Converting a closed back guitar speaker cabinet into an opened back Cab

Posted by Guy Capuano - October 21, 2011 - Classroom, Gear Reviews - 1 Comment


The difference in tone between an opened back cabinet and a closed back cabinet can be very dramatic. An Opened back cab gives more of an airy, full, opened type of tone, but can lack a strong bass presence. A closed back cab can give a very strong, chunky tone with a strong bass response, like a good kick in the chest. Of course these statements are just generalizations and can vary with different situations as anything may when talking about tone. Whether one is better than the other is completely a preference issue, but I prefer opened back cabinets. Recently I came into a situation where I scored a very nice cab off Craigslist in a trade for some pedals that I was not using. The cabinet happened to be closed back, so I decided to modify the cabinet and make it an opened back.

Bugera V212 Vintage Guitar Speaker Cabinet

The Cabinet is a “Bugera V212 Vintage Guitar Speaker Cabinet.” This cab comes with the same speakers as the Bugera V22 amp, and I know I really like the speaker in the V22 so I knew I would love this cab. The V22 is an opened back combo that has some HUGE tone. I would still own a V22 had it been built a little more reliable. Mine failed the second week I had it. But the tone was so sweet I literally thought of paying a tech hundreds of dollars to tune it up for me. My wife thought that a crazy idea as it was a brand new amp. Long story short I ended up returning it.

This V212 cab was basically new when I got it in trade. The guy purchased it to play with a cover band that he did not end up joining. So it literally was new! The tone had a very strong bass presence in its stock closed back state, very Marshally, like a good kick in the chest. I was going for more of a opened, clear and mellow tone. I am sure the cab stock would totally KILL it with a Marshall style head banging out some AC DC!

How to Make a Closed Back Opened Back

Now for the DIY (Do it Yourself) stuff! What I did was remove the back panel. Then I peeled back the black protective covering material. I used the Vox AC30 V212HWX extension Cabinet as my reference point both structurally and tonally. I tried to get the same amount of speaker exposure as the V212HWX cab. Basically because that cabs feel and presence seems to be ideal for what I am looking for. I then made my marks and cut each panel as desired. To make this cut you will need a scale saw with a wood blade. After that I put down some crafts glue, let it set up for a few minutes and then re applied the black protective covering as firmly as possible. Then I re installed the input jack panel and screwed both pieces back on!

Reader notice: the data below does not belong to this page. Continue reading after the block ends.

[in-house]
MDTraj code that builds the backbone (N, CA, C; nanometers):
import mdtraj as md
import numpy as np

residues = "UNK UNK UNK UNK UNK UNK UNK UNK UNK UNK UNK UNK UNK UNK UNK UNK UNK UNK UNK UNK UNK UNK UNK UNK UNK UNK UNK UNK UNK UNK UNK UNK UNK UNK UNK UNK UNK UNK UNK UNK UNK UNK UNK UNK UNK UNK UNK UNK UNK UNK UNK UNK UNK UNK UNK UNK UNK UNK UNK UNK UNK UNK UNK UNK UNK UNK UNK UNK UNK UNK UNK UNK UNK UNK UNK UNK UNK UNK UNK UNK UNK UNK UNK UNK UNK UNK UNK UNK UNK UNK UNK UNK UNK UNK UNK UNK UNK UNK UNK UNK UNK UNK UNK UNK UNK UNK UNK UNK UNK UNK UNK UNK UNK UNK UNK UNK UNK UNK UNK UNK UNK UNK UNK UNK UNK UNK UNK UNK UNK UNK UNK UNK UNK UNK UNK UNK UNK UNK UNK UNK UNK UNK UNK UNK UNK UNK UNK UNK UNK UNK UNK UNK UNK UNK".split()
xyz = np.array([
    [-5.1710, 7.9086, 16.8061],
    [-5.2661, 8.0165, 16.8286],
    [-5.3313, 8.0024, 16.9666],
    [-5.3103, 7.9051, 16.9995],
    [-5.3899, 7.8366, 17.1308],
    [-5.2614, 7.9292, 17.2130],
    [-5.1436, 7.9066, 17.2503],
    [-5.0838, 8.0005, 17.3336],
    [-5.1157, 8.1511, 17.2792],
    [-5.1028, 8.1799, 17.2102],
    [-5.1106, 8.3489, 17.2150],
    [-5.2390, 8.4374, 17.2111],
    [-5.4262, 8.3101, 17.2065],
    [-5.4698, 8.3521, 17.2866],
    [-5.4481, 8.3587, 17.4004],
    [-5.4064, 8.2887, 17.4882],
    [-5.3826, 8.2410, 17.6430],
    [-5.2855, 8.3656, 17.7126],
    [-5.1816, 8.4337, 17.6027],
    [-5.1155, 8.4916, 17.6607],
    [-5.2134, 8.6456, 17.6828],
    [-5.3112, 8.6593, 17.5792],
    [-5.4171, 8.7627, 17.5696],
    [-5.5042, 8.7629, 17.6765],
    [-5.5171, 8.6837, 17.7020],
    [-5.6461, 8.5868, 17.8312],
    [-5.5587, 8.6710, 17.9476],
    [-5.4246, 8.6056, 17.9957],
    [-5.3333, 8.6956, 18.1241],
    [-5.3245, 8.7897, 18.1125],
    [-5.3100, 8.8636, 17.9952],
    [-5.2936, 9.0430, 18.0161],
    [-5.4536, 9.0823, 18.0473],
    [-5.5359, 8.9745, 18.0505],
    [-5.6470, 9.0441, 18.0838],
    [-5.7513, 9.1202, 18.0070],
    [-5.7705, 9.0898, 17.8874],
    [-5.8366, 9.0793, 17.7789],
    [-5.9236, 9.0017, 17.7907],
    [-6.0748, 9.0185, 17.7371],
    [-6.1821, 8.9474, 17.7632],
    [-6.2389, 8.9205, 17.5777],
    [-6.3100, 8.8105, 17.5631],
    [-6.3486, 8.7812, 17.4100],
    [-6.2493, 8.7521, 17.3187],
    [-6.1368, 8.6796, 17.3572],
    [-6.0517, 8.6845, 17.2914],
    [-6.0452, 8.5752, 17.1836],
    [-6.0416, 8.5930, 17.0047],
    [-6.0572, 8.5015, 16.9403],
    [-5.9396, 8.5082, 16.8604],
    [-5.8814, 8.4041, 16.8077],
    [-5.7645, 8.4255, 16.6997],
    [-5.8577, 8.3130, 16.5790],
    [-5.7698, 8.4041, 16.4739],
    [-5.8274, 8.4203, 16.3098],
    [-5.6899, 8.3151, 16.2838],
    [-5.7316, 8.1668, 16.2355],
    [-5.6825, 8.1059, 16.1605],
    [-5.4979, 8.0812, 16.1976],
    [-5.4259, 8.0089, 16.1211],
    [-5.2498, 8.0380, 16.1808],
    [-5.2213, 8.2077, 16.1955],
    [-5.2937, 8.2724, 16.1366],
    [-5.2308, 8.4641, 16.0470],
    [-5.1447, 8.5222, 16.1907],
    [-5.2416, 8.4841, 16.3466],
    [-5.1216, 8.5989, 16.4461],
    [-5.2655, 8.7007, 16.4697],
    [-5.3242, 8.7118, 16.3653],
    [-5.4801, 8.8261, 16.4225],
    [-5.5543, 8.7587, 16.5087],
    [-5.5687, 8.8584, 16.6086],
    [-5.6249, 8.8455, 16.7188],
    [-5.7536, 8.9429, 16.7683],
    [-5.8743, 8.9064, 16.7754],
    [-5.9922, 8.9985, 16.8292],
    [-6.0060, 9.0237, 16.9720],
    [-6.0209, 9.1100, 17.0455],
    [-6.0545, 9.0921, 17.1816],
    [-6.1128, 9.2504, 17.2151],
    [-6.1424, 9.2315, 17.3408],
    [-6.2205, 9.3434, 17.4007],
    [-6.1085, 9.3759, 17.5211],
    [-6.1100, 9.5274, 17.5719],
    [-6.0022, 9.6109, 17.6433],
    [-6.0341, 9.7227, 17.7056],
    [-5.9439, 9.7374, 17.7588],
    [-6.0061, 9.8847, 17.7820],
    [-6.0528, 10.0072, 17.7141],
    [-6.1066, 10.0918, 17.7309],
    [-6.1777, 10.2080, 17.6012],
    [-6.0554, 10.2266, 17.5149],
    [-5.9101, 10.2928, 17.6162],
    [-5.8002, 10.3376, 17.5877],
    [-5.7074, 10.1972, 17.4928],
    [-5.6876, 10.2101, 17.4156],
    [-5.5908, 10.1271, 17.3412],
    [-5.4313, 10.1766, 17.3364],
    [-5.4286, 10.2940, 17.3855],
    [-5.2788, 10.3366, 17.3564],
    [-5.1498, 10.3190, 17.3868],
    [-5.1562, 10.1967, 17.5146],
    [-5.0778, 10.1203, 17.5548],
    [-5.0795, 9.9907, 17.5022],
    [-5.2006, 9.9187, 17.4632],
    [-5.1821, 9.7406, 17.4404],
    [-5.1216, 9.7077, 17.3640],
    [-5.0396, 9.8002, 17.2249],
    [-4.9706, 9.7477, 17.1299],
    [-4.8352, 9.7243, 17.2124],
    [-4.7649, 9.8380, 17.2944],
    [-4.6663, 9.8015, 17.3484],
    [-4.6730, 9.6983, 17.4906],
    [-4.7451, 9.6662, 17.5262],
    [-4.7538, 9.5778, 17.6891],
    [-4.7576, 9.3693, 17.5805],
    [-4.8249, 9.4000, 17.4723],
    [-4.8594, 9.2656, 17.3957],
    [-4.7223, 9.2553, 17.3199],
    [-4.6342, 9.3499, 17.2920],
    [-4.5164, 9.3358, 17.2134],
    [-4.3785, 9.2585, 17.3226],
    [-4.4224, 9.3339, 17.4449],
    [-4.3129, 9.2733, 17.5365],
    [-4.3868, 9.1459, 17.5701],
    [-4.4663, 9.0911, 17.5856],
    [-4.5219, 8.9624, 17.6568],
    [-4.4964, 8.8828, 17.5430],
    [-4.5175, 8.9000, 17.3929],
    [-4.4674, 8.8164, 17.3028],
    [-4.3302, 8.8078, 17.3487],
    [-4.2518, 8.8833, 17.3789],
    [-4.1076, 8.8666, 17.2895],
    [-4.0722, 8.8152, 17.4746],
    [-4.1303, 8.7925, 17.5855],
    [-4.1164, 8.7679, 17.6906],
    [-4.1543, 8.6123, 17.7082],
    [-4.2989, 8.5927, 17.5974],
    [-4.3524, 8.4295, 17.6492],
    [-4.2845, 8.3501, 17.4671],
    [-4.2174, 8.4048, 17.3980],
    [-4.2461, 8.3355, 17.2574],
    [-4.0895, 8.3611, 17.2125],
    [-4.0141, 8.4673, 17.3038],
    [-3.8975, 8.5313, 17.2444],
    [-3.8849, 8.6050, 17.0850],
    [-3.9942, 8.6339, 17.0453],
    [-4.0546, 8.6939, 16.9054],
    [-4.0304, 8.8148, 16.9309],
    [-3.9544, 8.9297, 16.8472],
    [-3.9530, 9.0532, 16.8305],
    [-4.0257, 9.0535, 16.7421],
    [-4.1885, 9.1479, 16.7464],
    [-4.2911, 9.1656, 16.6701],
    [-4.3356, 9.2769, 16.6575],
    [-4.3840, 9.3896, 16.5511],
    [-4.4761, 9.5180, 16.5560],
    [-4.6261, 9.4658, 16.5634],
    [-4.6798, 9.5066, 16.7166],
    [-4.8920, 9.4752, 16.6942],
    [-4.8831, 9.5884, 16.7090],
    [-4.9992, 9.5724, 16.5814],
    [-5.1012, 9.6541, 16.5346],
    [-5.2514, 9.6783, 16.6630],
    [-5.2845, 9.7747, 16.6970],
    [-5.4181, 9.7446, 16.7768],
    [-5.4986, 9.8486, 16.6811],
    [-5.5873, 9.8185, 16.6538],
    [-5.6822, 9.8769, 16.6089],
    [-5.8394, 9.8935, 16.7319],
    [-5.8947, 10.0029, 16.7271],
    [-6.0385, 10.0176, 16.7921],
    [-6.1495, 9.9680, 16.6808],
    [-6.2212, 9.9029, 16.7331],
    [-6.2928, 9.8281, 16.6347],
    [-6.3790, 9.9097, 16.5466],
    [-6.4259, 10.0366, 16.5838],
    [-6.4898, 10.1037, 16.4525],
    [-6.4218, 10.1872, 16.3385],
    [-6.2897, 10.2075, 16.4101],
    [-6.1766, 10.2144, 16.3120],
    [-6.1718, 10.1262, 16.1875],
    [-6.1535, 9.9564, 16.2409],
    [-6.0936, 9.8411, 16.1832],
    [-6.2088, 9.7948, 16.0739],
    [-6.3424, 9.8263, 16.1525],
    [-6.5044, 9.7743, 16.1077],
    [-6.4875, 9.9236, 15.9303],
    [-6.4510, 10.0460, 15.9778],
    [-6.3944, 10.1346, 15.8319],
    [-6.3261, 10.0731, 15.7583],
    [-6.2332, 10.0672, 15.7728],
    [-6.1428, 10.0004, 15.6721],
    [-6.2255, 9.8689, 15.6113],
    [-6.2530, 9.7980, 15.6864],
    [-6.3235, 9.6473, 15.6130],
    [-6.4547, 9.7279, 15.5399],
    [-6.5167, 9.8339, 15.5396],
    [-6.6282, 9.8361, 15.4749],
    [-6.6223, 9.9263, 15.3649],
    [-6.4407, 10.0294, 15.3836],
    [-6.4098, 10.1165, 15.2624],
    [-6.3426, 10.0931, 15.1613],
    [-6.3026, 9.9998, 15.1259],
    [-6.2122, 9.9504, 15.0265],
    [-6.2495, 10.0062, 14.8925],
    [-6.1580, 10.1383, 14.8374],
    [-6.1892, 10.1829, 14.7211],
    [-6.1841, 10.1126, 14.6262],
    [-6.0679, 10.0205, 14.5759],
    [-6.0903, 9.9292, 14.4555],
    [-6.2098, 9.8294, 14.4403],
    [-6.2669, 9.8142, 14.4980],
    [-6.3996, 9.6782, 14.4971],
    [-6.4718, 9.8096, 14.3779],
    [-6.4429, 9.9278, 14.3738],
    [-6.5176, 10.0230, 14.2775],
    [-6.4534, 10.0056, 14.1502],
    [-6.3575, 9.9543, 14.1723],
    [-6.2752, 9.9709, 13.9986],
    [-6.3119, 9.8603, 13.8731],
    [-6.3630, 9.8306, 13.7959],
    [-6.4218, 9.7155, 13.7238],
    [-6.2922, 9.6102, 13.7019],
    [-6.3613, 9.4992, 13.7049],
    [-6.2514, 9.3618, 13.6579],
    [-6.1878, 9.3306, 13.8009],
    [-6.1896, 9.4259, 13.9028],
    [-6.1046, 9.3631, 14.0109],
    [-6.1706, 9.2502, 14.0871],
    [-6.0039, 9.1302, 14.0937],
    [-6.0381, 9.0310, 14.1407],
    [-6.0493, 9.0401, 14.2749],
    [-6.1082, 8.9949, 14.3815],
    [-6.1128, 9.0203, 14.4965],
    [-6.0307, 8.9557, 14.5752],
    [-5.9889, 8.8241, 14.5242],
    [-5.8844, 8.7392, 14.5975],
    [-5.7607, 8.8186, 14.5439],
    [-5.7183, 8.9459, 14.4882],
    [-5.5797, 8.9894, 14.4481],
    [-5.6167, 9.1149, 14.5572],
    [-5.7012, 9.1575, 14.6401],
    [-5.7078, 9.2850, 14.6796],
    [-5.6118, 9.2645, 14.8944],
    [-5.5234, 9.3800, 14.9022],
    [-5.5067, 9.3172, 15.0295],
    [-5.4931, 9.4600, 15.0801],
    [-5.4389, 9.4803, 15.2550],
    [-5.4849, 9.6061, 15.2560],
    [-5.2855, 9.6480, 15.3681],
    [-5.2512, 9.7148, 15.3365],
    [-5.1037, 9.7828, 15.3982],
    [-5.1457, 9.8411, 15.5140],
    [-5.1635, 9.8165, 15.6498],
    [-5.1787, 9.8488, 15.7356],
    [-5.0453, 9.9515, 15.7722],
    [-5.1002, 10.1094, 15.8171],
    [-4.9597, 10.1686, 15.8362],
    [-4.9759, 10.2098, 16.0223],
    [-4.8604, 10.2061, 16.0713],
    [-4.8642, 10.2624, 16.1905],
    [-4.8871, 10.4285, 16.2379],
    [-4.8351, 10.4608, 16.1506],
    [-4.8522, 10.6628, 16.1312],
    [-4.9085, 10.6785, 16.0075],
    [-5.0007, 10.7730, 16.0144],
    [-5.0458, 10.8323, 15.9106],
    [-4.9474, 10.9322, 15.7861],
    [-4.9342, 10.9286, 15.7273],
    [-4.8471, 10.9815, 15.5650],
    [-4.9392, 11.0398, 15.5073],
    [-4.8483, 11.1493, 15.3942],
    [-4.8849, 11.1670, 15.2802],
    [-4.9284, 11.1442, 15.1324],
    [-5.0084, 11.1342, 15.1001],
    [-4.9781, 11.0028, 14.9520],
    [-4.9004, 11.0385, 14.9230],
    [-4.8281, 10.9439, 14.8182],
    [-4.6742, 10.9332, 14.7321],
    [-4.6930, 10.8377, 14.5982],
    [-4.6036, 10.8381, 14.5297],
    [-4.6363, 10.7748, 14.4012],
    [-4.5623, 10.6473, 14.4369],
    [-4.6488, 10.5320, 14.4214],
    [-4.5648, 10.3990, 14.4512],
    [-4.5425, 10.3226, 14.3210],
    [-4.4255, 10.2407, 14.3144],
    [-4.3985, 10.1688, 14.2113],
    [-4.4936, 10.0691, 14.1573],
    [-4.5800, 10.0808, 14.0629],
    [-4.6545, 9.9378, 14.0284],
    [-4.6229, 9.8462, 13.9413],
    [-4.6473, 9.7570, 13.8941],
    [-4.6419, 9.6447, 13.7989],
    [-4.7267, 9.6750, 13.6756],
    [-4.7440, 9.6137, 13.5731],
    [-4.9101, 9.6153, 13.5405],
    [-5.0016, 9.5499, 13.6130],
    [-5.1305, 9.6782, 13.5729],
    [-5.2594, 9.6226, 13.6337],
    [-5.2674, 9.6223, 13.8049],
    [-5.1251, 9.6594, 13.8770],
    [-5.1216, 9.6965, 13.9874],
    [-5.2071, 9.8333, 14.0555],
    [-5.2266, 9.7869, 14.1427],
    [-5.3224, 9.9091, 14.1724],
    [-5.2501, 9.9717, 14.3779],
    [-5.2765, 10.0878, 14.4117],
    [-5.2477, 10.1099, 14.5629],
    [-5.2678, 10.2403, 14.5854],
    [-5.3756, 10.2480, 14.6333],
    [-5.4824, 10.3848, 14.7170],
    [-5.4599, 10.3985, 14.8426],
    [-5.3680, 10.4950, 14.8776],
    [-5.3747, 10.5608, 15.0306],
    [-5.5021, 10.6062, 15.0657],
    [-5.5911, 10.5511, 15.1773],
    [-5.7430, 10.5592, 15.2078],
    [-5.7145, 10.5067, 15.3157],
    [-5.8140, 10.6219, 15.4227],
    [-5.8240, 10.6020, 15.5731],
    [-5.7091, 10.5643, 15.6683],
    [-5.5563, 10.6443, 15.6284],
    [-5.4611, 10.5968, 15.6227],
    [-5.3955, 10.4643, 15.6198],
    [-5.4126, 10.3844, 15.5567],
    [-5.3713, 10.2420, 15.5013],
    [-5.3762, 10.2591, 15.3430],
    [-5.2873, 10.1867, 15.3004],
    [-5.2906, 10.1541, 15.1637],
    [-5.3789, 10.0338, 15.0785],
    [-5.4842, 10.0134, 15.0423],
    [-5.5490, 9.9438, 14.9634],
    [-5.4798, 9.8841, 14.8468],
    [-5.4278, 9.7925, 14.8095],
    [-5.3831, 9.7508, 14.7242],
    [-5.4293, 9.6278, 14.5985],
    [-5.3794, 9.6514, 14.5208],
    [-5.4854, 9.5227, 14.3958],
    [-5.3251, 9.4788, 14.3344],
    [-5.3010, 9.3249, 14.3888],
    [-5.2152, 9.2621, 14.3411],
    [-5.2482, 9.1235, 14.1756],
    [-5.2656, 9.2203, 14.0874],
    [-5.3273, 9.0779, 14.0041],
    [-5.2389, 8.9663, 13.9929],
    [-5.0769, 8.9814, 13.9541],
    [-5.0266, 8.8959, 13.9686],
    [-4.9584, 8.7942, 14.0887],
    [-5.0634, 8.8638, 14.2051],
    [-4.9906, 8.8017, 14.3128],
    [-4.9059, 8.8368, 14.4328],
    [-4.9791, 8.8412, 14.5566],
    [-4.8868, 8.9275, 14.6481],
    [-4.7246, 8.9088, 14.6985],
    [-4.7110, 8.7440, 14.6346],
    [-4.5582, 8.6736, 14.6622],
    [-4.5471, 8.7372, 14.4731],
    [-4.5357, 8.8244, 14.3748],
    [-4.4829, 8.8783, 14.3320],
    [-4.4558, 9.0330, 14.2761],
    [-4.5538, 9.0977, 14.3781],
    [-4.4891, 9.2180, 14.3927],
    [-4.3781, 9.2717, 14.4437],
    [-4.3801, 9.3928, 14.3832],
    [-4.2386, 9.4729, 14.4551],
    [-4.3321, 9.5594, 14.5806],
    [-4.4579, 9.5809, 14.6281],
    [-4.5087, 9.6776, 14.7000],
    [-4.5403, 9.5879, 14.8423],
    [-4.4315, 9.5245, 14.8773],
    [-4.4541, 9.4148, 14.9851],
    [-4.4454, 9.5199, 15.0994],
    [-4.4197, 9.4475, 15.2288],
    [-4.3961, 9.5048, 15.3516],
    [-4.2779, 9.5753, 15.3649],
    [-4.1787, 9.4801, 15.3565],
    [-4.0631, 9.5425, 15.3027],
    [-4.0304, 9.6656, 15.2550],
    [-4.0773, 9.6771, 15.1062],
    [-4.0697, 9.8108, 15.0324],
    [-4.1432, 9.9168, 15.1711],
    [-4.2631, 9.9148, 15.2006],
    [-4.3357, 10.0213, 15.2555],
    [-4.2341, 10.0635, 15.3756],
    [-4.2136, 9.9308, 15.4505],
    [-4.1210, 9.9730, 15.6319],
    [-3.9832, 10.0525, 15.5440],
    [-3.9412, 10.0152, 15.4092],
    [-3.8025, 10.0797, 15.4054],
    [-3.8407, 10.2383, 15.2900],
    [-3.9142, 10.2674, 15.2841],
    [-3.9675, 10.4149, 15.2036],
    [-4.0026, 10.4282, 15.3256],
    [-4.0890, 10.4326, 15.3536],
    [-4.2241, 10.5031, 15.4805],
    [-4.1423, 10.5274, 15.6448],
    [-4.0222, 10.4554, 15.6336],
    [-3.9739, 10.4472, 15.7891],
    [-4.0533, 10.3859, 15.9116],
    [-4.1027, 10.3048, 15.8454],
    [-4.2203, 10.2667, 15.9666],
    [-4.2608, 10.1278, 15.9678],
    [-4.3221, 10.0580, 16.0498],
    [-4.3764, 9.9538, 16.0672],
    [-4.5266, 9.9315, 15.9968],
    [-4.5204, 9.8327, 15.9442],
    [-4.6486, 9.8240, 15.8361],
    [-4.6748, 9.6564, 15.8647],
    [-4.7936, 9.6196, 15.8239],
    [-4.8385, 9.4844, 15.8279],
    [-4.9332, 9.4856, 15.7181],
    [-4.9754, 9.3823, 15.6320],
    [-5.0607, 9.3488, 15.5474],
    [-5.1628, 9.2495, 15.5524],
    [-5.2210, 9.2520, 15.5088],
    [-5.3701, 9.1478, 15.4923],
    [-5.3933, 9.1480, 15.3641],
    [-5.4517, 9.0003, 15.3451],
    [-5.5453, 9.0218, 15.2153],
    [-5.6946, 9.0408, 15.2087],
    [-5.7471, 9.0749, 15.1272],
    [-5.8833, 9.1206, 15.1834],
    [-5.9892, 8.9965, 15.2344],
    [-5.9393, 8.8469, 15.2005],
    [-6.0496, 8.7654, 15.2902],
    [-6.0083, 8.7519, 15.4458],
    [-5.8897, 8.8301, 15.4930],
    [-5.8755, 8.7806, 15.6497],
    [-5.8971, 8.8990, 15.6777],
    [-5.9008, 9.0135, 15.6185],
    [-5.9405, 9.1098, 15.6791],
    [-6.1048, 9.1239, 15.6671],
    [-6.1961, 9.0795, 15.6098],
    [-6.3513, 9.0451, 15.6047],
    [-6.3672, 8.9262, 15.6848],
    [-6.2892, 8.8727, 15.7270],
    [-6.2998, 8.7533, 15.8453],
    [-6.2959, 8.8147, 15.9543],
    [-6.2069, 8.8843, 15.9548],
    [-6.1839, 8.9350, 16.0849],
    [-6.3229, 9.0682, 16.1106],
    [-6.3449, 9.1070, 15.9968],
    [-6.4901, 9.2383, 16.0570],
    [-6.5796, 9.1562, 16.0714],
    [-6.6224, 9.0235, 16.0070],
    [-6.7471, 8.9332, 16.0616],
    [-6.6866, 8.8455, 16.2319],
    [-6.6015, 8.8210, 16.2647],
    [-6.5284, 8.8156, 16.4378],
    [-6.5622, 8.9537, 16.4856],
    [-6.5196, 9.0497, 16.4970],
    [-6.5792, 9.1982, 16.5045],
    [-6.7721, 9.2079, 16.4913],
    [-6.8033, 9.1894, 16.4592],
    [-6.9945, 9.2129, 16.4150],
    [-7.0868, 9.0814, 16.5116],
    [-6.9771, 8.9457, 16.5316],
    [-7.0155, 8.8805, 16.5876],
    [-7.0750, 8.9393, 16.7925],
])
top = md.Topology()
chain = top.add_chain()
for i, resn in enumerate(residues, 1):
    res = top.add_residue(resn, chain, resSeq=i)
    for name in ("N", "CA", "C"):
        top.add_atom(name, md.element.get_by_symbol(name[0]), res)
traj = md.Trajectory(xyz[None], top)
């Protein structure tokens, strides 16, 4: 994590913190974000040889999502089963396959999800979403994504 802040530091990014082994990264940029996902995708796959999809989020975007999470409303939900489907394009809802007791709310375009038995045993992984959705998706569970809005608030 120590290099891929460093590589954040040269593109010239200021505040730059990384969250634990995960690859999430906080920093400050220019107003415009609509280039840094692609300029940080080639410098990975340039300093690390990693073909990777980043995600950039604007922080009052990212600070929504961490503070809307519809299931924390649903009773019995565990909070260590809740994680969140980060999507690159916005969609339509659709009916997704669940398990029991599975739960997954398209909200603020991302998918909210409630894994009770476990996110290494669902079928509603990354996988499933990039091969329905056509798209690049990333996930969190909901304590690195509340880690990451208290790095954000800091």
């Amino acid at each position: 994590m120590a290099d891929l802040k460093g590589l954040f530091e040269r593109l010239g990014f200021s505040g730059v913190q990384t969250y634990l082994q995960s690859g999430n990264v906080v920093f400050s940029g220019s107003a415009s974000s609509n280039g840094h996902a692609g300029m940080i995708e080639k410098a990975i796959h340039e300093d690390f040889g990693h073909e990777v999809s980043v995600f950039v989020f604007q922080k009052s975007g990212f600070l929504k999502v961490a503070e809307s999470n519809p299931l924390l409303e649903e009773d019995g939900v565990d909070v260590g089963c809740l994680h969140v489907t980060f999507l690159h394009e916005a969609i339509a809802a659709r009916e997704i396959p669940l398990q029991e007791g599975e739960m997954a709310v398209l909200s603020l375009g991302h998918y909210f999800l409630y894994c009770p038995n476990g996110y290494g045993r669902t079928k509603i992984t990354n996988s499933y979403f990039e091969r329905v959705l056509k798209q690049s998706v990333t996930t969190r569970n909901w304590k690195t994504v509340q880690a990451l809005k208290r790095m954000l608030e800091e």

Huge Tones

The tone now is HUGE and just what I was looking for. Also if you don’t already know, Bugera makes all there own speakers, and they are of a high quality, believe it or not. I have heard things that these speakers, Bugera 12G70J8’s, are clones of Celestion Vintage 30’s. I have no experience with Vintage 30’s so I cant really say one way or the other. What I do know is these speakers sound GREAT! Please drop me a line if you know more on this situation. The speakers do seem to benefit heavily from breaking in time.

One comment

  • Ron says:

    I don’t know anything about the speakers but I ordered the cabinet on faith for the price, weight and wireing options. I was a bit dissappointed at first by the low end output but tried it with the back off . The low end blossomed and compared quite favorably with the sound of the stock celestions in my mesa lone star. I intend to make a new back with a large oval cut out as in the Avalon style and replace the plastic jack plate with a metal one.( two corners broke when removing it) thanks

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